If you thought dark matter was difficult to study, studying dark energy is even more challenging. Dark energy is perhaps the most subtle phenomenon in the universe. It drives the evolution of the cosmos, but its effects are only seen on intergalactic scales. So to study dark energy in detail, you need a great deal of observations of wide areas of the sky.
This is why ten years ago the Department of Energy worked with astronomers to build the Dark Energy Camera (DECam). It is the highest resolution astronomical camera ever built, with more than 60 imaging CCDs, and captures images at 570 megapixels. It was installed at the Víctor M. Blanco 4-meter Telescope at Cerro Tololo Inter-American Observatory in Chile, where it has a field of view more than 2 degrees wide, which is four times the apparent width of the Moon.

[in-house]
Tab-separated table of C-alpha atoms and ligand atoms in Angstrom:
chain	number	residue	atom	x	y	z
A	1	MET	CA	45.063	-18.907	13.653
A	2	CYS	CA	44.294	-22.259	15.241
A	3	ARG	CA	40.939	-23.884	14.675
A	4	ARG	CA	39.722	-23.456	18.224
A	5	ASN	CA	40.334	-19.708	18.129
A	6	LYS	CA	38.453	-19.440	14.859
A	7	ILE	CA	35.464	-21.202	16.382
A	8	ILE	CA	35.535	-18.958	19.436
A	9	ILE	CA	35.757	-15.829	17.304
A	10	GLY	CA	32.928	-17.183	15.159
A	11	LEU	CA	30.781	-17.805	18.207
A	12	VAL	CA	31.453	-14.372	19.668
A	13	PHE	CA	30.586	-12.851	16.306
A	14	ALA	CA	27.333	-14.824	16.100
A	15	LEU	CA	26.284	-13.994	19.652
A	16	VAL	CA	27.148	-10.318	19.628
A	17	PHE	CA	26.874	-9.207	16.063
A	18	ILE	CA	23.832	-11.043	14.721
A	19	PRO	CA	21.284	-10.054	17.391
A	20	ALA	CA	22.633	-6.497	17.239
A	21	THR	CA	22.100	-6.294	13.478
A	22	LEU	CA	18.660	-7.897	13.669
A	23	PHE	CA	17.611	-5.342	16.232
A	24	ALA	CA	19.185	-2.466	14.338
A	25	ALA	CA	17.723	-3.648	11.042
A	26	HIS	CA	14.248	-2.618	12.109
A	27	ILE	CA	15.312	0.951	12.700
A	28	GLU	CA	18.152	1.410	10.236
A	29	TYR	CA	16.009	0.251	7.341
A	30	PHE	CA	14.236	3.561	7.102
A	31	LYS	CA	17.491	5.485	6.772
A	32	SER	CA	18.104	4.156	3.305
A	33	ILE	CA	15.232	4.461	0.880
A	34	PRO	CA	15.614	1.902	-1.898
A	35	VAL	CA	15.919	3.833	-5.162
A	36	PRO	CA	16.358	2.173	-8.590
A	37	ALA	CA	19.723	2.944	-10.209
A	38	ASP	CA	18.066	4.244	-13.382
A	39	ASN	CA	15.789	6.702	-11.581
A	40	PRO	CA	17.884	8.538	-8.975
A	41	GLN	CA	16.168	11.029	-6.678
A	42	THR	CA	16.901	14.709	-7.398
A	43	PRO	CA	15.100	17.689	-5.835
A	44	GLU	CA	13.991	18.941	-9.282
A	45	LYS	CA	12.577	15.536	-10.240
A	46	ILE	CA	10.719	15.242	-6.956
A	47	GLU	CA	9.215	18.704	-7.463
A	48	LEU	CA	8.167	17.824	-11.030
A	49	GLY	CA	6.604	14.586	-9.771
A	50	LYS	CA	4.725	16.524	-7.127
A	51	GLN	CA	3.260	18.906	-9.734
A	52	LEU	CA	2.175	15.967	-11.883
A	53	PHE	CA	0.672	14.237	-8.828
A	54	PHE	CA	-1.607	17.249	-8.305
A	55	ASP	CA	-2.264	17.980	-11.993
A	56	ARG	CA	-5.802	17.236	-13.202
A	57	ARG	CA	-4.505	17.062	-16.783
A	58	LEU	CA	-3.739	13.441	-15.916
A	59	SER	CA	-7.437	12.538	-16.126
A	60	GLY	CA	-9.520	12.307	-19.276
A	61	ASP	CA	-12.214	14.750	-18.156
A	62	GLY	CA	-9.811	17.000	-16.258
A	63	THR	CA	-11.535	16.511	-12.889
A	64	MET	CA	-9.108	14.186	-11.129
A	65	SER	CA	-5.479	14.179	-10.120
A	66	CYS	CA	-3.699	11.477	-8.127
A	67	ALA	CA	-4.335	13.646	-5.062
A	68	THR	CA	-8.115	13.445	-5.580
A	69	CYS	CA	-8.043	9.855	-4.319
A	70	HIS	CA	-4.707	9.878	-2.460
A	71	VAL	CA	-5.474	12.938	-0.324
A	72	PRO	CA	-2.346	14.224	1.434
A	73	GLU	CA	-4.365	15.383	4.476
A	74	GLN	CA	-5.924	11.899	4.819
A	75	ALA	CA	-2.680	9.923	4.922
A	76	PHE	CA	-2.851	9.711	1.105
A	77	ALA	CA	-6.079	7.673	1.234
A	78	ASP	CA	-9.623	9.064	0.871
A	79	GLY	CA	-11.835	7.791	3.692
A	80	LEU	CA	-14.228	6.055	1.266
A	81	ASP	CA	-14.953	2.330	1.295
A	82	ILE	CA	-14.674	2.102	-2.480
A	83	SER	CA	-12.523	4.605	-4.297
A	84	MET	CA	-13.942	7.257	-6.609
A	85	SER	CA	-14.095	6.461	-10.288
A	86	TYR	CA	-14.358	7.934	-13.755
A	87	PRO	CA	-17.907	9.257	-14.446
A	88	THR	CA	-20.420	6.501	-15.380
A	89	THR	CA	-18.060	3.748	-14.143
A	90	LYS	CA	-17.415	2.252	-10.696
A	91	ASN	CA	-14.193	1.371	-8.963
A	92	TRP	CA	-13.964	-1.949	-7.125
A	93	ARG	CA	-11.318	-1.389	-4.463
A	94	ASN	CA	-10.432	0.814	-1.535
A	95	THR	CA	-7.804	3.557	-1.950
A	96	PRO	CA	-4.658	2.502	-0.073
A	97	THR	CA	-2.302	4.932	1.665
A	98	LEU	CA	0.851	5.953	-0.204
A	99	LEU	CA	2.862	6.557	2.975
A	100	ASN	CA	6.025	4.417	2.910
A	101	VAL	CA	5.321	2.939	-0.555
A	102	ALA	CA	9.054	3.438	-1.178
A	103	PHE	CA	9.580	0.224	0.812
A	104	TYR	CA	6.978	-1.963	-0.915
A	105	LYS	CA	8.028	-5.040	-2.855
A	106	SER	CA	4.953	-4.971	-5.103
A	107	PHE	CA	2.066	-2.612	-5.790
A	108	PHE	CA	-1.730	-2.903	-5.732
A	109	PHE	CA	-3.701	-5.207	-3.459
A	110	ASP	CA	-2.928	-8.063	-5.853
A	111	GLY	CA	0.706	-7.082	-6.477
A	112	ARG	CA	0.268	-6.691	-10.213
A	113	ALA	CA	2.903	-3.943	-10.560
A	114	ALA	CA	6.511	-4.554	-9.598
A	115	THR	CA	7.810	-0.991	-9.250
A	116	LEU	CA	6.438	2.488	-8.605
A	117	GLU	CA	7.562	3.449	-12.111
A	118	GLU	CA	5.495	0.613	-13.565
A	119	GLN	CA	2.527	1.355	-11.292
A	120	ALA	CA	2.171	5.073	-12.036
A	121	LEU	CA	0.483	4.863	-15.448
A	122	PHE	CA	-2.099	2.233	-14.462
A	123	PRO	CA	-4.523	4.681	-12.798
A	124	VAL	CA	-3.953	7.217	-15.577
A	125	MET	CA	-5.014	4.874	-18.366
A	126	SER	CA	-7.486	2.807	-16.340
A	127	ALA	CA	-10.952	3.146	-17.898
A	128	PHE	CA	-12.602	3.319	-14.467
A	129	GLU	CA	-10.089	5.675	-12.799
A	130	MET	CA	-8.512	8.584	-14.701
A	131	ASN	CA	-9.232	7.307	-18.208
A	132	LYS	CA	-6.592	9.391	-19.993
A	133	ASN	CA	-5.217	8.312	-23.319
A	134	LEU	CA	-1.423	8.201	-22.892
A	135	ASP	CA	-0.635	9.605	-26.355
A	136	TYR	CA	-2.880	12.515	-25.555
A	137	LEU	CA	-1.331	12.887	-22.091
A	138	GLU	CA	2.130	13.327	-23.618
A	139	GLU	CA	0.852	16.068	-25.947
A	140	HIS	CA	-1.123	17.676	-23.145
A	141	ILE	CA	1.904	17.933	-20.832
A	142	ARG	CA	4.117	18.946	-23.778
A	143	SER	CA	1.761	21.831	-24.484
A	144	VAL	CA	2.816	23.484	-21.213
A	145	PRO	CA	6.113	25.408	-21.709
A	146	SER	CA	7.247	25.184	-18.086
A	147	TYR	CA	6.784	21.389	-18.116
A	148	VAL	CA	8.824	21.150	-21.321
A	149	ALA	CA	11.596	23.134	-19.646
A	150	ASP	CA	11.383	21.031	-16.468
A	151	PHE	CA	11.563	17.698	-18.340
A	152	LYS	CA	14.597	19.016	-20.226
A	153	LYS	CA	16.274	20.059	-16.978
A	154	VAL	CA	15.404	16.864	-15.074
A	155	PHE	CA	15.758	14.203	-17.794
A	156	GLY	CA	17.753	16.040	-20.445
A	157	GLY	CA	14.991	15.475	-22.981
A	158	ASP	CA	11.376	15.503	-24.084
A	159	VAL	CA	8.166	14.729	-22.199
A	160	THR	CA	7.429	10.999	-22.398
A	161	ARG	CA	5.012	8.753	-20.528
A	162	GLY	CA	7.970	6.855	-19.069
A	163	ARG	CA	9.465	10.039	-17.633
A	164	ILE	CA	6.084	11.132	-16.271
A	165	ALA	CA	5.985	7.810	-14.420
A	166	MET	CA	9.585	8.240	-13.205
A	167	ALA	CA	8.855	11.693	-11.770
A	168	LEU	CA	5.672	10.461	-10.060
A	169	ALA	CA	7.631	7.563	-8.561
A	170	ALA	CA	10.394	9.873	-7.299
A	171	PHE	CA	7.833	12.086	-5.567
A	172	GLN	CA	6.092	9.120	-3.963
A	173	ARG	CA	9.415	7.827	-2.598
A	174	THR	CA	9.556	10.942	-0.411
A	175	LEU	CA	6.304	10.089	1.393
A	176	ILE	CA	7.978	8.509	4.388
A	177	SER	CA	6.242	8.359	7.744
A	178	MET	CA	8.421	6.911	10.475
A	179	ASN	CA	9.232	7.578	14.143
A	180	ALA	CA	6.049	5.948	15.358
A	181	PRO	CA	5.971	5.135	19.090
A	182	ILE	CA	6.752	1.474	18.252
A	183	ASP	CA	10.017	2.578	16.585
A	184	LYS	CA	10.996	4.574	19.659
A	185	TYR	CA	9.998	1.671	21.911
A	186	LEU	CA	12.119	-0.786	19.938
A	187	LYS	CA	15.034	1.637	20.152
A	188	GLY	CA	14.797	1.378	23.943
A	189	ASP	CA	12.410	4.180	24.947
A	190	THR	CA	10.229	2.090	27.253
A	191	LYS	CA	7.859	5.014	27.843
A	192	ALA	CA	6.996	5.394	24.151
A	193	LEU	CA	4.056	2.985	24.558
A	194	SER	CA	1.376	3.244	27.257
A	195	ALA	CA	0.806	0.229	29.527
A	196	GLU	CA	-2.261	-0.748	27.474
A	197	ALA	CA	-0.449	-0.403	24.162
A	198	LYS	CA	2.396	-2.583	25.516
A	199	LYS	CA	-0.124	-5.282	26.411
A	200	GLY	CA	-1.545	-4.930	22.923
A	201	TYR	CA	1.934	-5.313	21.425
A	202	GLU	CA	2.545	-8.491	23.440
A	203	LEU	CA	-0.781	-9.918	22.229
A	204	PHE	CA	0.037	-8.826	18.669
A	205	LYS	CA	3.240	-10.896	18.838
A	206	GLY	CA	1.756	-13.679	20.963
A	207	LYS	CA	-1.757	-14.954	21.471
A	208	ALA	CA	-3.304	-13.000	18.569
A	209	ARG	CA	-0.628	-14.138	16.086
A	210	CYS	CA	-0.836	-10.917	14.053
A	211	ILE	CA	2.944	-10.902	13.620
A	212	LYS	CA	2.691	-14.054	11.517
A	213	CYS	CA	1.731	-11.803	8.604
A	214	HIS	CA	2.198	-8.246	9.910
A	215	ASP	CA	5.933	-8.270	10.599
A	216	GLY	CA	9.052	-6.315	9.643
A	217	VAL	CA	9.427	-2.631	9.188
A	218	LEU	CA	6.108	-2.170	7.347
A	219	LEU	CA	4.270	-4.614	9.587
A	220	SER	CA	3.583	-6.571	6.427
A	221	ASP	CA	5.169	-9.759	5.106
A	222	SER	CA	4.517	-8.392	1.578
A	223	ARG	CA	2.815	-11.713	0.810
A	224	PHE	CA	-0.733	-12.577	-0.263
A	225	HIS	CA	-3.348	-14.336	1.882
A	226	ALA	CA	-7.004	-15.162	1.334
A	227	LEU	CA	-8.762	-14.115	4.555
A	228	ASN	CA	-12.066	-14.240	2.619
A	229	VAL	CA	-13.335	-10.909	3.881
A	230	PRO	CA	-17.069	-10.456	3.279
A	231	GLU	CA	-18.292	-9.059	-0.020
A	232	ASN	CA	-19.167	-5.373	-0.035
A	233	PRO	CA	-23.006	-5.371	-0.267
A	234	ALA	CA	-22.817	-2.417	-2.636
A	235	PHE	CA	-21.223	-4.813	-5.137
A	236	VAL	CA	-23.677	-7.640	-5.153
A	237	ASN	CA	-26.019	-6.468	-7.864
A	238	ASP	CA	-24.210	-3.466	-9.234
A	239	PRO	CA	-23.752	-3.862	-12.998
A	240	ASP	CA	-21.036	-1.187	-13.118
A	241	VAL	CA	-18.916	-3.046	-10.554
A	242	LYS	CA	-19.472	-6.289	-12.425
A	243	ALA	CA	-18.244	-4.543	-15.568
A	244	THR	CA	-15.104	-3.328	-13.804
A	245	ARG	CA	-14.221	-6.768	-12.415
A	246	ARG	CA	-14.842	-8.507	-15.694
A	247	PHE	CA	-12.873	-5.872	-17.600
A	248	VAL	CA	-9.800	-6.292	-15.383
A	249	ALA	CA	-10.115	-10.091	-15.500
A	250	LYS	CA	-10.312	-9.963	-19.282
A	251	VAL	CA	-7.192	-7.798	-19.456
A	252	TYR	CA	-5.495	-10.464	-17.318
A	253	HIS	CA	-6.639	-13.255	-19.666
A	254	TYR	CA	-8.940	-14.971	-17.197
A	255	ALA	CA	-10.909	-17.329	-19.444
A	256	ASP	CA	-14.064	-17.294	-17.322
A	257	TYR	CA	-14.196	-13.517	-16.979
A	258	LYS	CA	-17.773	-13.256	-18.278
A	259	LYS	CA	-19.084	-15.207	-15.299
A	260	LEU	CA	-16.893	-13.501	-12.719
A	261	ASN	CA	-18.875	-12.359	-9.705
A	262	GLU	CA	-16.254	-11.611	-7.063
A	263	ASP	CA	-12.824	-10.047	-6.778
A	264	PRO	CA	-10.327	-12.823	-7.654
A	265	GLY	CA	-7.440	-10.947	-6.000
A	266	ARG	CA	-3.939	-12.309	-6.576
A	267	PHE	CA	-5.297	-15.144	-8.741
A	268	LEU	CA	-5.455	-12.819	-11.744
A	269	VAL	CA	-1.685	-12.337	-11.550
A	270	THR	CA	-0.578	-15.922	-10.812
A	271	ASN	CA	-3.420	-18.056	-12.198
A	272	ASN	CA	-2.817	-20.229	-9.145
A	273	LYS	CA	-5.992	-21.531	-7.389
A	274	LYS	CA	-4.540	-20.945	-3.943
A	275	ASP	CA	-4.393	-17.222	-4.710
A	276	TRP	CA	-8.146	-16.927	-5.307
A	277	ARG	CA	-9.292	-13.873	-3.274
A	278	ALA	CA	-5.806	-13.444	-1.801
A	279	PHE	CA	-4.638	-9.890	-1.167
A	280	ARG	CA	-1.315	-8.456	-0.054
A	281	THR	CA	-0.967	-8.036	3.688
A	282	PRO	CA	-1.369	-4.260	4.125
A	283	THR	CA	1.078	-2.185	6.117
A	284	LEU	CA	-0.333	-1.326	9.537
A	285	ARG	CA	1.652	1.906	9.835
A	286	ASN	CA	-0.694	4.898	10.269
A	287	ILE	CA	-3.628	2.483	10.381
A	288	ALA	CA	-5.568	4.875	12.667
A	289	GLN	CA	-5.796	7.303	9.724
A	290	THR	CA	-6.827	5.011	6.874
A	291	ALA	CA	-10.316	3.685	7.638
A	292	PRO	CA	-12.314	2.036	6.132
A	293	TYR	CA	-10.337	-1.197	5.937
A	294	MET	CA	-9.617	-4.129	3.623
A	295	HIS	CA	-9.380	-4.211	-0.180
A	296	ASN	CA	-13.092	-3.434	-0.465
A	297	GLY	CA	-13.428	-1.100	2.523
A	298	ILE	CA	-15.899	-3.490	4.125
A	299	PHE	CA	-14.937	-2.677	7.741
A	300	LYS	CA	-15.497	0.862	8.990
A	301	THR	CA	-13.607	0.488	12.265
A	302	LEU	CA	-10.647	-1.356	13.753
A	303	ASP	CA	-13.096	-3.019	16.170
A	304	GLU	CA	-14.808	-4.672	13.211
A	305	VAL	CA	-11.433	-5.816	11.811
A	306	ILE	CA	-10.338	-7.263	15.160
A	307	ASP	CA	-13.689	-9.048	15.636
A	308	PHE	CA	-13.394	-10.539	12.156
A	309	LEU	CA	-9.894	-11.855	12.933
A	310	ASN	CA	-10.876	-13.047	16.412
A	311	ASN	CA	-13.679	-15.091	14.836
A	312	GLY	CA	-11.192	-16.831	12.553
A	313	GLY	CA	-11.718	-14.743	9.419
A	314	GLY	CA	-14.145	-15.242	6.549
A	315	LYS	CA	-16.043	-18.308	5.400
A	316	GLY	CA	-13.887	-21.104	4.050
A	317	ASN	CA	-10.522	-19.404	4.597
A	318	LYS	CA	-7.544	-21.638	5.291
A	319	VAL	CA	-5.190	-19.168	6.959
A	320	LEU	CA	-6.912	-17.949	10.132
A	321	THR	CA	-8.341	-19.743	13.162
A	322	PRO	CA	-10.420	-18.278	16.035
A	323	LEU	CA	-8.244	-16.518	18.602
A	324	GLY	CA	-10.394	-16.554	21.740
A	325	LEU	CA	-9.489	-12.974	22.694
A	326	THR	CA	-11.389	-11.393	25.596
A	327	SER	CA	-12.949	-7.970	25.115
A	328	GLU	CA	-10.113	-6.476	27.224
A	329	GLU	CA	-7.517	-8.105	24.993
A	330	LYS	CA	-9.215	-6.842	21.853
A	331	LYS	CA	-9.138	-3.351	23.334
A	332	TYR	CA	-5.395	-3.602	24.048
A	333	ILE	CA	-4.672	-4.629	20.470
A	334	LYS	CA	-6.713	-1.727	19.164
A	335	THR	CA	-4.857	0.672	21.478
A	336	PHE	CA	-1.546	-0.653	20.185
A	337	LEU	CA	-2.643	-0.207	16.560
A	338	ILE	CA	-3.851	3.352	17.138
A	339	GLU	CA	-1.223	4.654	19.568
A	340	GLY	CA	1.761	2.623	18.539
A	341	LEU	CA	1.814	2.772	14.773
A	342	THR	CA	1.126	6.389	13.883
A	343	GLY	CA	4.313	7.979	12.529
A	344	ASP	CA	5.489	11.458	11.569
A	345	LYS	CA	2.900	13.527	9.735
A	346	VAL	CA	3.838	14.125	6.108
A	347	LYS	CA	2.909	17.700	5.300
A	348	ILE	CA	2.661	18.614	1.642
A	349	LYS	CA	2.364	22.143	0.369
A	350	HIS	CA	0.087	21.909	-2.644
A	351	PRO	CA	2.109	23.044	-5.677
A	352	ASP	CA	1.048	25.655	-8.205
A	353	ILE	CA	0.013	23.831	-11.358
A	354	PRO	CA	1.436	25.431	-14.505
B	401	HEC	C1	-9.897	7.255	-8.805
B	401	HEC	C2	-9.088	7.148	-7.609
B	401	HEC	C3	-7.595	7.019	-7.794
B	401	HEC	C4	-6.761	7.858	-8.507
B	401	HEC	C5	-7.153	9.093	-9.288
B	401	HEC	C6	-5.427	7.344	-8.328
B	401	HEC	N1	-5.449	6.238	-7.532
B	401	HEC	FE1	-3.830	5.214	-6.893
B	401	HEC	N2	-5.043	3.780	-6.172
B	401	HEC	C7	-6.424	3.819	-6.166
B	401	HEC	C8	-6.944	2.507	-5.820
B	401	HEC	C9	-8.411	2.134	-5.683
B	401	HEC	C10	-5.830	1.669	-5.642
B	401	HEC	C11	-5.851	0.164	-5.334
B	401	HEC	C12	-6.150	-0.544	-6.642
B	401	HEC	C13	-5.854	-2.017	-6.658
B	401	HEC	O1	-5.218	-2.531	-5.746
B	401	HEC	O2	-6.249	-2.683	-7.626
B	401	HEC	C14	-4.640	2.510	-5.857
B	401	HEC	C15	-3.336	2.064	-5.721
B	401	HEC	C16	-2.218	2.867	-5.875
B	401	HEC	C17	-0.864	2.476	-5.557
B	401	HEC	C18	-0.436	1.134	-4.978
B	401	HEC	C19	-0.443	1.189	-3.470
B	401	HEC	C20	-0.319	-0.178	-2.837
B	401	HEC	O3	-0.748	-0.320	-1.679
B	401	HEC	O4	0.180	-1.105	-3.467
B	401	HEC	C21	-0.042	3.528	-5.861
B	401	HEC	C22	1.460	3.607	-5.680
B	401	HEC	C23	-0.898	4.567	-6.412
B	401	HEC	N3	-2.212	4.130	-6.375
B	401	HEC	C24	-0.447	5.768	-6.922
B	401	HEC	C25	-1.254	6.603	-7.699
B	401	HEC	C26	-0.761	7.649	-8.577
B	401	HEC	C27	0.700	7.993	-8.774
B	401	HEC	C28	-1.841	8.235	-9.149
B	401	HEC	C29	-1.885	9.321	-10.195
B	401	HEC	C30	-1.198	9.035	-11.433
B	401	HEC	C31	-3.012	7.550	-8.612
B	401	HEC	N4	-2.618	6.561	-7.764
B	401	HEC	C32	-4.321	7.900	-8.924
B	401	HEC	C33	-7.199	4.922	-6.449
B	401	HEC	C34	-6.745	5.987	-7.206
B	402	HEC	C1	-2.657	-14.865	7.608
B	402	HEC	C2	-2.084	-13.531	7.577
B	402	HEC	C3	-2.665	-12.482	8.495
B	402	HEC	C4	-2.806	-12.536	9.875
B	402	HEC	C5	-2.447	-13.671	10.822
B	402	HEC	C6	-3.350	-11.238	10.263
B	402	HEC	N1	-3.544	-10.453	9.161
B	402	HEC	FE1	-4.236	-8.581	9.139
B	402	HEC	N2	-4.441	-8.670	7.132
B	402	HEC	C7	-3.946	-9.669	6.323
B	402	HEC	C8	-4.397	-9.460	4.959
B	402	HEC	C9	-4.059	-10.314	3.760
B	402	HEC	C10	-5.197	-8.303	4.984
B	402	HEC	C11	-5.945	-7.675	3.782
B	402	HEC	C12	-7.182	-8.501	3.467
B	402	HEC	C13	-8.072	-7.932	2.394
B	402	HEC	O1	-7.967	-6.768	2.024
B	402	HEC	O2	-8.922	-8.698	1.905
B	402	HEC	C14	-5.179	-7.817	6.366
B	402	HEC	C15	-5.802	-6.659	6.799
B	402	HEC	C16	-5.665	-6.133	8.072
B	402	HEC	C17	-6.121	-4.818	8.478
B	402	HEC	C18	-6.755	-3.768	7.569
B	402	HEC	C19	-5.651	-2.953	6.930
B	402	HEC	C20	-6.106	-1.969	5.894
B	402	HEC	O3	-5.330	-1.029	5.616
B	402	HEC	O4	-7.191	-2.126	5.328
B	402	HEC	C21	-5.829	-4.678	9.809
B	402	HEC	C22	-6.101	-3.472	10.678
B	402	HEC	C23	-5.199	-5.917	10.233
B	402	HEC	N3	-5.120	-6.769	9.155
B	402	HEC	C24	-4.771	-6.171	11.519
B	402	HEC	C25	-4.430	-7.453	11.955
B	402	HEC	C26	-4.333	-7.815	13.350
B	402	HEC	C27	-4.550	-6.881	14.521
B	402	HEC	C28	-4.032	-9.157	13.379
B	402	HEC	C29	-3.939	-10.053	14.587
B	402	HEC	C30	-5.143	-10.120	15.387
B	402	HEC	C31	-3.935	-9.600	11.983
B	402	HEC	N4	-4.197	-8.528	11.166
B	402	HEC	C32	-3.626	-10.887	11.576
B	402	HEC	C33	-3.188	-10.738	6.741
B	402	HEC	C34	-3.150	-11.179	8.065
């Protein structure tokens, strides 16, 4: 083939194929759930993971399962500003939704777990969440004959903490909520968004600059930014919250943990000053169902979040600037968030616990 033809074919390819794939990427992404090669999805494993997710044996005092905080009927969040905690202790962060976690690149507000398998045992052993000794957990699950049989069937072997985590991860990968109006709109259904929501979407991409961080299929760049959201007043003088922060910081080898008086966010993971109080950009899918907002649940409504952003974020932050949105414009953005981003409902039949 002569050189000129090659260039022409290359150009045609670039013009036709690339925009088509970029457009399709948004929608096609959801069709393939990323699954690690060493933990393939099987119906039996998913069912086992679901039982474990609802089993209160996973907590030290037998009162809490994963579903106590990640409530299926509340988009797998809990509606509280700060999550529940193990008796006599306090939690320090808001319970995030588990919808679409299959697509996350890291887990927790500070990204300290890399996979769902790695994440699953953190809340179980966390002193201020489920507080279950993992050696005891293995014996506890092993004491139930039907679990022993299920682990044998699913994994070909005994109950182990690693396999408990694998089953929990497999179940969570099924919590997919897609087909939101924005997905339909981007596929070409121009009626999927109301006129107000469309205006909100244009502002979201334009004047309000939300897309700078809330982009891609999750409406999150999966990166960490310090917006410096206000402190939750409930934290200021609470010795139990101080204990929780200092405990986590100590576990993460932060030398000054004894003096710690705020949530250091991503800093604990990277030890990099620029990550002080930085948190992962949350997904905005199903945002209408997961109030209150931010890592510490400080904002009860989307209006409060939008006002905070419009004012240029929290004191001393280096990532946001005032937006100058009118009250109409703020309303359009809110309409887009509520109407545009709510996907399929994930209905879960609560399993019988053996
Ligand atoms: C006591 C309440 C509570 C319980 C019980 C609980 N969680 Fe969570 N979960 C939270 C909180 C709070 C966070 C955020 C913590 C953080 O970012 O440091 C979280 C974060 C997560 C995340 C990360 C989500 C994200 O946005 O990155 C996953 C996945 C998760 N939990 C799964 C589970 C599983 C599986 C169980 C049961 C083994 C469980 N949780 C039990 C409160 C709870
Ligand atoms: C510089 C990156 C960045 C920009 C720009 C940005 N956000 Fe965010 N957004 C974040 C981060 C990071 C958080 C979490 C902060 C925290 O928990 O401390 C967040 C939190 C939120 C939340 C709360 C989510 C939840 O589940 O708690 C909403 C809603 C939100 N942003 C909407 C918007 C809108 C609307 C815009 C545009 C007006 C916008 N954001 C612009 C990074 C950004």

Between 2013 and 2019, DECam captured an average of 400 - 500 images a night, looking at distant supernovae, measuring the scale at which galaxies cluster together, and studying the weak gravitational lensing of intergalactic dark matter. This data has given us a deeper understanding of dark energy and helped astronomers constrain observations so they can better fit theoretical models to observation.
But as DECam reached its first decade of operation, the team decided to do something a little different. A high-resolution wide-field camera is great for capturing data, but it’s also pretty good at capturing some amazing images. So the team pointed it at the nebula NGC 6357, also known as the Lobster Nebula. It’s about 8,000 light-years from Earth in the constellation Scorpius and is an intense star-forming region. You can see the results in the image above, which is pretty stunning.1
The image spans about 400 light-years and shows bright young stars among dense regions of gas. To capture the details of this image, the DECam team used narrow band filters to take images of specific colors within the nebula. Then combined and colorized these images to create the final image. It’s an amazing demonstration of what the DECam can do.
Of course, with a decade of work under its belt, the DECam has no intention of stopping any time soon. It has recently captured its one-millionth image, and given time it just might capture a million more.